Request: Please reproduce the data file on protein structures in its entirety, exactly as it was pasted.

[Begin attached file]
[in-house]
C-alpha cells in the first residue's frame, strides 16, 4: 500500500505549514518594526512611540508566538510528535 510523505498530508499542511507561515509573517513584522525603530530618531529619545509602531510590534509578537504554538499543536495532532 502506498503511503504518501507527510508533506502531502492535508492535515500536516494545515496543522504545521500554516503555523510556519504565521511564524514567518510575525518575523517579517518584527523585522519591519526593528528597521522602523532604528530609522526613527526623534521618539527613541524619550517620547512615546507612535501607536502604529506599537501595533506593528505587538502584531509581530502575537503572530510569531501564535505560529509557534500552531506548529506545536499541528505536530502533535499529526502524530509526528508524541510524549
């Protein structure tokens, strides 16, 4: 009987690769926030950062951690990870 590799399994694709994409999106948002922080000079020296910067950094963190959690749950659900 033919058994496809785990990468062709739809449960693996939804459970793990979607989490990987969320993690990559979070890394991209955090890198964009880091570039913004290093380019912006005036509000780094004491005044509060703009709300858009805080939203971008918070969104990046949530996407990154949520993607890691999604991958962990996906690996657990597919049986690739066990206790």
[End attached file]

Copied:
[in-house]
C-alpha cells in the first residue's frame, strides 16, 4: 500500500505549514518594526512611540508566538510528535 510523505498530508499542511507561515509573517513584522525603530530618531529619545509602531510590534509578537504554538499543536495532532 502506498503511503504518501507527510508533506502531502492535508492535515500536516494545515496543522504545521500554516503555523510556519504565521511564524514567518510575525518575523517579517518584527523585522519591519526593528528597521522602523532604528530609522526613527526623534521618539527613541524619550517620547512615546507612535501607536502604529506599537501595533506593528505587538502584531509581530502575537503572530510569531501564535505560529509557534500552531506548529506545536499541528505536530502533535499529526502524530509526528508524541510524549
């Protein structure tokens, strides 16, 4: 009987690769926030950062951690990870 590799399994694709994409999106948002922080000079020296910067950094963190959690749950659900 033919058994496809785990990468062709739809449960693996939804459970793990979607989490990987969320993690990559979070890394991209955090890198964009880091570039913004290093380019912006005036509000780094004491005044509060703009709300858009805080939203971008918070969104990046949530996407990154949520993607890691999604991958962990996906690996657990597919049986690739066990206790």